Minnesota earns Moody’s AAA rating for first time in nearly 20 years – Detroit Lakes Tribune
ST. PAUL – For the first time since 2003, Moody’s has rated Minnesota as AAA, the highest rating achievable. In a separate statement, Standard & Poor’s (S&P) also confirmed its AAA rating for Minnesota.
Moody’s raised Minnesota’s rating from Aa1 to AAA. This corresponds to the rating established and maintained by Standard & Poor’s. Fitch recently rated Minnesota AAA in 2021 and will release its current rating soon.
“Minnesota is in a strong financial position,” Governor Tim Walz said in a press release. “To be outperformed by Moody’s is an incredible achievement at any time and particularly in the wake of a historic pandemic that has created uncertainty in the global market. Prudent fiscal management, a diversified economy, record unemployment and strong financial reserves place us on the threshold of what relatively few states have, AAA bond ratings in all areas.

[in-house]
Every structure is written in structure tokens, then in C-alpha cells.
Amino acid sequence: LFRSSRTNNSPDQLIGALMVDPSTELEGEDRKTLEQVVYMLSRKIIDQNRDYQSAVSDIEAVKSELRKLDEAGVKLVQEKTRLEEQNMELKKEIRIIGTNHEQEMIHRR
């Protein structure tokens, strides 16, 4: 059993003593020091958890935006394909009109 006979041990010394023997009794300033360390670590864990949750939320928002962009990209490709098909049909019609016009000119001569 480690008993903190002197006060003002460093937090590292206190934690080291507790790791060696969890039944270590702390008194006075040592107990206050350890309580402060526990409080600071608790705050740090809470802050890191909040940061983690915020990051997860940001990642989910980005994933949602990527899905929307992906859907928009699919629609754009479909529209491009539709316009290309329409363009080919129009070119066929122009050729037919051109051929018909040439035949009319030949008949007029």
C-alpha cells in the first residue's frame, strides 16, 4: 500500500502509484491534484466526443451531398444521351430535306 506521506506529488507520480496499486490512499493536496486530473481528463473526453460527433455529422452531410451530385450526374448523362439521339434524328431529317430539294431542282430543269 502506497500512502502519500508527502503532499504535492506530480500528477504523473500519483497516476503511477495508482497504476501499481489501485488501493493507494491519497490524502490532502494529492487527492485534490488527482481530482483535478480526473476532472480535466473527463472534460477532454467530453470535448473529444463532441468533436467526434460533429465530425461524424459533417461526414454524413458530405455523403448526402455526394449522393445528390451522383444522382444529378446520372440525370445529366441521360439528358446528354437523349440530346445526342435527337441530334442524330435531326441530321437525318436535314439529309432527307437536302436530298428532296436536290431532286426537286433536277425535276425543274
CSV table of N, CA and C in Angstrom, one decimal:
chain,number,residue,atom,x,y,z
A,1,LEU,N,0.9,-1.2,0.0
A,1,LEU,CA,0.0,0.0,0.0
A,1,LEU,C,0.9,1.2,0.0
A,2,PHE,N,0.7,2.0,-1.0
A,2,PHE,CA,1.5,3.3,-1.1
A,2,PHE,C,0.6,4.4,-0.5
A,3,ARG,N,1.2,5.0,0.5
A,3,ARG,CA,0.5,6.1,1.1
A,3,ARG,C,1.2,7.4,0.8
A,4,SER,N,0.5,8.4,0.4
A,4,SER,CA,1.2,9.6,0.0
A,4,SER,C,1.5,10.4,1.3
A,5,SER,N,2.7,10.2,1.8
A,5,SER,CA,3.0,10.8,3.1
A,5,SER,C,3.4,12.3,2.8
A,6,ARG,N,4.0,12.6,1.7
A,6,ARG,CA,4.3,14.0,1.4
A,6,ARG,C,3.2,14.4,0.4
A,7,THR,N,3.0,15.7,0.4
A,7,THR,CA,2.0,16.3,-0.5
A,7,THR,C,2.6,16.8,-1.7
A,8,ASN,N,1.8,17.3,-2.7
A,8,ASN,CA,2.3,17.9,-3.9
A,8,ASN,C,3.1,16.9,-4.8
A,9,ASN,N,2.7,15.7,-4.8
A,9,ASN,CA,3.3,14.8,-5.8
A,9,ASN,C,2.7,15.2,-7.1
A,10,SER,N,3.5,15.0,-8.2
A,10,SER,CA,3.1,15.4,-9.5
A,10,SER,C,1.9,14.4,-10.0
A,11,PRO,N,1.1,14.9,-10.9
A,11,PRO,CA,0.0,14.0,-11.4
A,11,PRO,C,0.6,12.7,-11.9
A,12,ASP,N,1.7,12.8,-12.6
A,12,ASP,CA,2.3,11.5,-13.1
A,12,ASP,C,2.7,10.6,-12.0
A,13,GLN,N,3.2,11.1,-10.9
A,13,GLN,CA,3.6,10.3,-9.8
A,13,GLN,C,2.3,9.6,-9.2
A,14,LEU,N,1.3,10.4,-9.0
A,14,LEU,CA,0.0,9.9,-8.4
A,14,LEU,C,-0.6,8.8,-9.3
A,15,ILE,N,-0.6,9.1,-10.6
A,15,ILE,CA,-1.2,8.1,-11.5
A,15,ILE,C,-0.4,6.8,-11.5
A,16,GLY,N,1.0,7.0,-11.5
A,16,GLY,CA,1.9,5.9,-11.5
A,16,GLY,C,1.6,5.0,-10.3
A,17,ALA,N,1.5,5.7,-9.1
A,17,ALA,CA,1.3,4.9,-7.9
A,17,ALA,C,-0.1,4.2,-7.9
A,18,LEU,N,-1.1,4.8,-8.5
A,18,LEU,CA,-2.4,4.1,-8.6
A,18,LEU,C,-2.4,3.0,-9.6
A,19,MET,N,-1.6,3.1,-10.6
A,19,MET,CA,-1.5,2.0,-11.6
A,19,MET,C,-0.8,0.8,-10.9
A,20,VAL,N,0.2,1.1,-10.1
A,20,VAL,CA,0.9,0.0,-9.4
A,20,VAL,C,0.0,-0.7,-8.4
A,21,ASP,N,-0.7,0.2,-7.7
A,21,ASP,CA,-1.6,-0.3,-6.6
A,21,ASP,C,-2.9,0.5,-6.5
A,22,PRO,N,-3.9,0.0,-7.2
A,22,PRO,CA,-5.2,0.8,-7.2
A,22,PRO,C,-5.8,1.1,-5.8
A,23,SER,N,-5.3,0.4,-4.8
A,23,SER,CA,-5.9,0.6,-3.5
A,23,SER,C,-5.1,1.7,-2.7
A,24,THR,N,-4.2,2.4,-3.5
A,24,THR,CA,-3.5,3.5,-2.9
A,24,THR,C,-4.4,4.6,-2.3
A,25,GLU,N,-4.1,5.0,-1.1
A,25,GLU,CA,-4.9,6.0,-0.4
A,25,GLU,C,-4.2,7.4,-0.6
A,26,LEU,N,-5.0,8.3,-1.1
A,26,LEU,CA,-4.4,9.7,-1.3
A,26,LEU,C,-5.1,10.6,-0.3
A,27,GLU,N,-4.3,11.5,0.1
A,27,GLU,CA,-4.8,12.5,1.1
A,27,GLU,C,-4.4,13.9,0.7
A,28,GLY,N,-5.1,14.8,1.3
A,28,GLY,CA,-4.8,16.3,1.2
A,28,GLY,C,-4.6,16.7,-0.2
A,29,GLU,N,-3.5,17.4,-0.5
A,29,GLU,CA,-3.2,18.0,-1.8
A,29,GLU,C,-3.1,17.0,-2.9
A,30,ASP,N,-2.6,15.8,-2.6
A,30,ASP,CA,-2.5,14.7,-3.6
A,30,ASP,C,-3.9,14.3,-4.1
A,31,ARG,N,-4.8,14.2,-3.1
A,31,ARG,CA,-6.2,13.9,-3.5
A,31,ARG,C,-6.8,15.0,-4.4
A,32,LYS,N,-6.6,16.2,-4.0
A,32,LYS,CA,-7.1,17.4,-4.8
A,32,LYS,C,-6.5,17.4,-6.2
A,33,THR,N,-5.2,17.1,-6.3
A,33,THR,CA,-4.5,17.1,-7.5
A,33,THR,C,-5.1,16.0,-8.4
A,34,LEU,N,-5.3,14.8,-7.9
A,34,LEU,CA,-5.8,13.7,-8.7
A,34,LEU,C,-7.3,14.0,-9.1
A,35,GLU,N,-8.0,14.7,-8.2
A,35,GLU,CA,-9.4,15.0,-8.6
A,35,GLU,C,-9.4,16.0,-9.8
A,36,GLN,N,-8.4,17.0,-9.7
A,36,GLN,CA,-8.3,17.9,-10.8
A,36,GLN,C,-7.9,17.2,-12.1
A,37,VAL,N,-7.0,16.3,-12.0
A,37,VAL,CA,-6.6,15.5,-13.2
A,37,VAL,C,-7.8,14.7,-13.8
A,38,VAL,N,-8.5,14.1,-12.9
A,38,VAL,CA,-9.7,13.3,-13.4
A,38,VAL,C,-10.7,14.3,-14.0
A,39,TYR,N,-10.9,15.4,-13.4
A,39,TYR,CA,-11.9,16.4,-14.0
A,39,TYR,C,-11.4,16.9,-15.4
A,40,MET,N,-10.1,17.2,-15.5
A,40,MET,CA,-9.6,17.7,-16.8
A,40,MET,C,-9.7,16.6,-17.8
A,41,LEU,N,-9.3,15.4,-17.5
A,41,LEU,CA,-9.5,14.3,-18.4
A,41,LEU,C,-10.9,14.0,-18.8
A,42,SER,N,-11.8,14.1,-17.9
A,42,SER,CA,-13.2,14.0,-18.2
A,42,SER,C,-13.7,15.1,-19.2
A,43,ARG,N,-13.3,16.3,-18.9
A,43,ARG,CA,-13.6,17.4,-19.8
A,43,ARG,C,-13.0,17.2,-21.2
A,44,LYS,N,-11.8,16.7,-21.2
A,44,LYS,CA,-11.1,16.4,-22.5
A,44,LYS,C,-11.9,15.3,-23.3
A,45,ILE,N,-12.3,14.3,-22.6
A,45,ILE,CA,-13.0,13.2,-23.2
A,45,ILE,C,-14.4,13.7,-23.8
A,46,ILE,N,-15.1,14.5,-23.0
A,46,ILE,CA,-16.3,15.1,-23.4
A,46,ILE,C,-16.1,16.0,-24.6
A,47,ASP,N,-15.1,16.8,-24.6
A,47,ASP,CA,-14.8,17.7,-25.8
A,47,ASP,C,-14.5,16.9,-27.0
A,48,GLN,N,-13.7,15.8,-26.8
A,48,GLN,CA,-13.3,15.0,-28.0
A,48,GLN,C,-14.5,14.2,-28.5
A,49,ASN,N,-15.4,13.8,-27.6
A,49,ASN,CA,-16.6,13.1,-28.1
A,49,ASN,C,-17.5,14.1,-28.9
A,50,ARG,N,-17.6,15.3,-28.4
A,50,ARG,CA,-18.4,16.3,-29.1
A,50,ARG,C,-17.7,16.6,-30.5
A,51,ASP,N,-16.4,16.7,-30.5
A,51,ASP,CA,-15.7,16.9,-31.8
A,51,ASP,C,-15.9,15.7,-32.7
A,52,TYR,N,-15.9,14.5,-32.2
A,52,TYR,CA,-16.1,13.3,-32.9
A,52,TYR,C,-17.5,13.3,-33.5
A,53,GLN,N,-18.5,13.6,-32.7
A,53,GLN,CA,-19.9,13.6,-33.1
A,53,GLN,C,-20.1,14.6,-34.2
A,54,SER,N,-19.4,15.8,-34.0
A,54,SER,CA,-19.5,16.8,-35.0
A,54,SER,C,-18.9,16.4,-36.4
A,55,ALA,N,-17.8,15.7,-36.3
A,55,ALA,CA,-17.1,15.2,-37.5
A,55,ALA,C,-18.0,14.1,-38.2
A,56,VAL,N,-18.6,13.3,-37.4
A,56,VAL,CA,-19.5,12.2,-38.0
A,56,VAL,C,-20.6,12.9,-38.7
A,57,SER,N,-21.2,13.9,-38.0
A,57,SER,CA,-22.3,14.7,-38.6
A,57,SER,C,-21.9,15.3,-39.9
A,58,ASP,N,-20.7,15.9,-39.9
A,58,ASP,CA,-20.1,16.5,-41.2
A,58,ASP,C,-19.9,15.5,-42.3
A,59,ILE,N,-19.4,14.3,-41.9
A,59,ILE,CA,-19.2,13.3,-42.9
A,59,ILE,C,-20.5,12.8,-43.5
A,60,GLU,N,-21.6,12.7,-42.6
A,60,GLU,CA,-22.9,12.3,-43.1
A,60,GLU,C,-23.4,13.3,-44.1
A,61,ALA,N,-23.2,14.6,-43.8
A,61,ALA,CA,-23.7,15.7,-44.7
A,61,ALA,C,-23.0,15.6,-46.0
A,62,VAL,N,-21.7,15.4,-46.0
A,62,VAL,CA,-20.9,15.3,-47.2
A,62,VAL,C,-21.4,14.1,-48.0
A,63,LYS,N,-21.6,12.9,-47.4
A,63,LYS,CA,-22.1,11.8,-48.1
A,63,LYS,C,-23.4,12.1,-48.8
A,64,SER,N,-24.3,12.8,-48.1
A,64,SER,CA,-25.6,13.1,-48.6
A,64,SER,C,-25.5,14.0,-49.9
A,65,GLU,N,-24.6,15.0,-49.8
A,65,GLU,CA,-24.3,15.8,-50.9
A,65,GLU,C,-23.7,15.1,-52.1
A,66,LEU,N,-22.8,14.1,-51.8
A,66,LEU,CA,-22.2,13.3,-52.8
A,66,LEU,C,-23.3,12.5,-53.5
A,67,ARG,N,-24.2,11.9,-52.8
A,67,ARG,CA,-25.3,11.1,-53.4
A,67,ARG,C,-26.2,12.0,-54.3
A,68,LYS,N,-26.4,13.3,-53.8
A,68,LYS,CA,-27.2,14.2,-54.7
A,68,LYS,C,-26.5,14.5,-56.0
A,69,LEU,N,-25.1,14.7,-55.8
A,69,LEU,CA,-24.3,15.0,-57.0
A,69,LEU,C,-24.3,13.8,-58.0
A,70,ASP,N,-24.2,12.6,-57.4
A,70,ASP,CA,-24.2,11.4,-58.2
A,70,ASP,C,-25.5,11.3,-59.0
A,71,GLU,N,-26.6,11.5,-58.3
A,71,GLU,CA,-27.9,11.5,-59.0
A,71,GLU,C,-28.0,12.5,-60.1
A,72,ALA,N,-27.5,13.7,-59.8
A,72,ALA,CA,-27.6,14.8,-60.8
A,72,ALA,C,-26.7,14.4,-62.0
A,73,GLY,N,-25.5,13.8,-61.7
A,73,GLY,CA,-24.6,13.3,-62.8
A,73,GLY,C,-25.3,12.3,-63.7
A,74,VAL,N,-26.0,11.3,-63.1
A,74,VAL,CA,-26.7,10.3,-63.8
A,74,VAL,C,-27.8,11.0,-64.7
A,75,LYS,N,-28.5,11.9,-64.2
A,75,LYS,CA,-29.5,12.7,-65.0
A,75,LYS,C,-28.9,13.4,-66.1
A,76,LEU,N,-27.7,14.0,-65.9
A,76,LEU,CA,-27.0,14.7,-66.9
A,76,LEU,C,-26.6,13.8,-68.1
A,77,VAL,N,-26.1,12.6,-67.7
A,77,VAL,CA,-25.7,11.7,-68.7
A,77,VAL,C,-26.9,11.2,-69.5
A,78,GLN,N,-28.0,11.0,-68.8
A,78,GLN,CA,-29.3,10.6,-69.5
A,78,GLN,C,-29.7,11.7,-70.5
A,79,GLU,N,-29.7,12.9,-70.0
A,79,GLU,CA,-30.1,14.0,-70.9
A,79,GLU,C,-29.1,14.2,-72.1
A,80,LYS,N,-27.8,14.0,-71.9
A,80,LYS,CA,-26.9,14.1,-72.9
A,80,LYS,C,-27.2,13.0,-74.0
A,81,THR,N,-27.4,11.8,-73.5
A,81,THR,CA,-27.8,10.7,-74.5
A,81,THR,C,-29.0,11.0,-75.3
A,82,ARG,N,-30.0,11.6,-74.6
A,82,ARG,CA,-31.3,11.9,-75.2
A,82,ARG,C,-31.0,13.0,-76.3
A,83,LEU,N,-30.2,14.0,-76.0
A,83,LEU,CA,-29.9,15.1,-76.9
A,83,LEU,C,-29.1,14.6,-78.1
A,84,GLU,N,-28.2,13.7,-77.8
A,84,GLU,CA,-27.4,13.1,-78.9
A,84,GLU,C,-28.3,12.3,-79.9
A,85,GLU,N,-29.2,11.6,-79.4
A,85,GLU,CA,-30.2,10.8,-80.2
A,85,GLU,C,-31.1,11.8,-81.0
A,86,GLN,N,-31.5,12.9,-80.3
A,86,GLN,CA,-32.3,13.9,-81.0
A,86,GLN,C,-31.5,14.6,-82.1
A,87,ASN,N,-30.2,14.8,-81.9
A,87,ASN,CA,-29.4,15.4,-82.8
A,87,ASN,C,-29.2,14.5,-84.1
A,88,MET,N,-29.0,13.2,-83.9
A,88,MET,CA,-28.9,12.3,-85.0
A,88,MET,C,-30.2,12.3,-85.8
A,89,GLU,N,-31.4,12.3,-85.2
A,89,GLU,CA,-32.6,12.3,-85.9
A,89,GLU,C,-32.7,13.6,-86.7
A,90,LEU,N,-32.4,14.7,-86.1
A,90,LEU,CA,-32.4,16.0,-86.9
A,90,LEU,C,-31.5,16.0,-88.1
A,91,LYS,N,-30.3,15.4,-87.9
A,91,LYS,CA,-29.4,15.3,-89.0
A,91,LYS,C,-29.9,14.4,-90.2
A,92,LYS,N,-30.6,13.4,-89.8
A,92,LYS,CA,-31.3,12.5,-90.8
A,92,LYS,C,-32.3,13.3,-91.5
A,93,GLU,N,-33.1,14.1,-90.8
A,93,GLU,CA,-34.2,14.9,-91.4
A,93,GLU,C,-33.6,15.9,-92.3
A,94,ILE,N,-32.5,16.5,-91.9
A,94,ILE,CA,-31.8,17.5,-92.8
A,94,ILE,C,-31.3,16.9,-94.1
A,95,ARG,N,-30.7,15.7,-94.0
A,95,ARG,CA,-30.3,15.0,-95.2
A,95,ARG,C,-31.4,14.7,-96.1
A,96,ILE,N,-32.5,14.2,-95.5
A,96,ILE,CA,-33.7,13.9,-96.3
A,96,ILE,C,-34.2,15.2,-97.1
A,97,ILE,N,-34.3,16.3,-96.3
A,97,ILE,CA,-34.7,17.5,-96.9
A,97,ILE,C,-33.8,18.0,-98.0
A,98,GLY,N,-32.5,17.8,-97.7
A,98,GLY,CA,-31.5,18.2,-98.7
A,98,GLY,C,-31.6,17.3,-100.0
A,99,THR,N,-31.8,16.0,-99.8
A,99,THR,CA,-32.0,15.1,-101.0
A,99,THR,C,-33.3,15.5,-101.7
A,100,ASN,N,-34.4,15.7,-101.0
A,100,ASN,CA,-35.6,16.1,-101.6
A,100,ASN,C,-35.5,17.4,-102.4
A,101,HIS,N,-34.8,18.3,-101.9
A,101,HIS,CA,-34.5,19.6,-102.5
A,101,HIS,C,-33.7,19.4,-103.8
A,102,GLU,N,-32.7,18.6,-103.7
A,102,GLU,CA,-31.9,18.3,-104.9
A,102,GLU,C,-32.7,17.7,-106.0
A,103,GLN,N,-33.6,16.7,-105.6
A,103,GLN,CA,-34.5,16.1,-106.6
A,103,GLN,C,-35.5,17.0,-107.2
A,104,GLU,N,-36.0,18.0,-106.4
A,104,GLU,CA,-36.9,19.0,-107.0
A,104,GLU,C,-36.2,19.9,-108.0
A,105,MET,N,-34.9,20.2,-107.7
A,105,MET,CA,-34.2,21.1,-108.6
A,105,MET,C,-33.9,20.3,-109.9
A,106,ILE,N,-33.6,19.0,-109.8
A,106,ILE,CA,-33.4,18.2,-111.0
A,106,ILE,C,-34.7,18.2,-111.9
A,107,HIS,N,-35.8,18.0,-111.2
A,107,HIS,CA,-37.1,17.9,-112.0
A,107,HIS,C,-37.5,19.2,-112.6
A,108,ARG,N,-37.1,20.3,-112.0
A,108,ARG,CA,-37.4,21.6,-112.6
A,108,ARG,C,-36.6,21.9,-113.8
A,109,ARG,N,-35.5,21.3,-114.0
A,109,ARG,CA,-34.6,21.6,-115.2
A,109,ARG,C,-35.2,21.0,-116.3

Moody’s attributed its upgrade to “a track record of prudent governance that has resulted in growth in financial reserves and strong management of long-term liabilities, such as improved pension contributions, which will maintain leverage and Minnesota’s fixed cost charges among the lowest of any US state.”
The rating is also supported by “strong and long-standing economic fundamentals, including above-average incomes, a diverse industrial composition, high levels of labor force participation and low unemployment rates.”
“We all passed a stress test and we did well,” Minnesota Management and Budget Commissioner Jim Schowalter said. “Sound fiscal practices, smart financial investments, and moderate debt levels have helped put Minnesota on a solid footing to weather any national economic headwinds that come our way. Better overall bond ratings will help keep the cost of borrowing for future Minnesota investments as low as possible at a time of rising interest rates.
In affirming Minnesota’s AAA rating, Standard & Poor’s cited the state’s deep and diverse economy, history of strong financial results, moderate debt levels, and ability to grow revenues and reduce or defer spending to maintain a balanced state budget.